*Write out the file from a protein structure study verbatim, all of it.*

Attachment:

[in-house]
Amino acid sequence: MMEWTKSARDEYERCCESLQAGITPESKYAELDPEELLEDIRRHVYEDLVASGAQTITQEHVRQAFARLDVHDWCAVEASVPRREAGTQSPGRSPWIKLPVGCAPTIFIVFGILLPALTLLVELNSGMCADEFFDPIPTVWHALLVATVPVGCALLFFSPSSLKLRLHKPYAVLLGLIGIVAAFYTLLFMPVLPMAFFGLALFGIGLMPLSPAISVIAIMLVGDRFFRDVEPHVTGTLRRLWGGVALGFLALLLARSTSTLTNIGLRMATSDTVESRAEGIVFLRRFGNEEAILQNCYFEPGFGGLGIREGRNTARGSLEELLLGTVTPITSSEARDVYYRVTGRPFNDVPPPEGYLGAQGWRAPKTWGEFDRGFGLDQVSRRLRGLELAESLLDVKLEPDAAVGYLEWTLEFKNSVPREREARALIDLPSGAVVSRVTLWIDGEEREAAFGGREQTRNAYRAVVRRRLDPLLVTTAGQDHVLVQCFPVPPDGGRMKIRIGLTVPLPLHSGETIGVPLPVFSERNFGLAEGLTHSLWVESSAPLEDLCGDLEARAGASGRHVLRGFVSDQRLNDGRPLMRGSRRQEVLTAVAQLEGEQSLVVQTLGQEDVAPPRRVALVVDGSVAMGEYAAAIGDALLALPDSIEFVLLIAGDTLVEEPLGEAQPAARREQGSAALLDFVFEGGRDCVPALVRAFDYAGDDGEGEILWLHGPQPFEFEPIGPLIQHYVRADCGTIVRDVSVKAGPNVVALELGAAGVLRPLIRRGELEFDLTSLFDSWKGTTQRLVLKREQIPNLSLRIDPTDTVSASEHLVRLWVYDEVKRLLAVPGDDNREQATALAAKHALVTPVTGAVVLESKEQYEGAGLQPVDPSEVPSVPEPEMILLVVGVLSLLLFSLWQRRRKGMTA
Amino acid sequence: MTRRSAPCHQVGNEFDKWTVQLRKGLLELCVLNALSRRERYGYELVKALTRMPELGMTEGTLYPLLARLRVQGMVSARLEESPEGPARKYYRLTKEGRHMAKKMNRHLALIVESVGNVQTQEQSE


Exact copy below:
[in-house]
Amino acid sequence: MMEWTKSARDEYERCCESLQAGITPESKYAELDPEELLEDIRRHVYEDLVASGAQTITQEHVRQAFARLDVHDWCAVEASVPRREAGTQSPGRSPWIKLPVGCAPTIFIVFGILLPALTLLVELNSGMCADEFFDPIPTVWHALLVATVPVGCALLFFSPSSLKLRLHKPYAVLLGLIGIVAAFYTLLFMPVLPMAFFGLALFGIGLMPLSPAISVIAIMLVGDRFFRDVEPHVTGTLRRLWGGVALGFLALLLARSTSTLTNIGLRMATSDTVESRAEGIVFLRRFGNEEAILQNCYFEPGFGGLGIREGRNTARGSLEELLLGTVTPITSSEARDVYYRVTGRPFNDVPPPEGYLGAQGWRAPKTWGEFDRGFGLDQVSRRLRGLELAESLLDVKLEPDAAVGYLEWTLEFKNSVPREREARALIDLPSGAVVSRVTLWIDGEEREAAFGGREQTRNAYRAVVRRRLDPLLVTTAGQDHVLVQCFPVPPDGGRMKIRIGLTVPLPLHSGETIGVPLPVFSERNFGLAEGLTHSLWVESSAPLEDLCGDLEARAGASGRHVLRGFVSDQRLNDGRPLMRGSRRQEVLTAVAQLEGEQSLVVQTLGQEDVAPPRRVALVVDGSVAMGEYAAAIGDALLALPDSIEFVLLIAGDTLVEEPLGEAQPAARREQGSAALLDFVFEGGRDCVPALVRAFDYAGDDGEGEILWLHGPQPFEFEPIGPLIQHYVRADCGTIVRDVSVKAGPNVVALELGAAGVLRPLIRRGELEFDLTSLFDSWKGTTQRLVLKREQIPNLSLRIDPTDTVSASEHLVRLWVYDEVKRLLAVPGDDNREQATALAAKHALVTPVTGAVVLESKEQYEGAGLQPVDPSEVPSVPEPEMILLVVGVLSLLLFSLWQRRRKGMTA
Amino acid sequence: MTRRSAPCHQVGNEFDKWTVQLRKGLLELCVLNALSRRERYGYELVKALTRMPELGMTEGTLYPLLARLRVQGMVSARLEESPEGPARKYYRLTKEGRHMAKKMNRHLALIVESVGNVQTQEQSE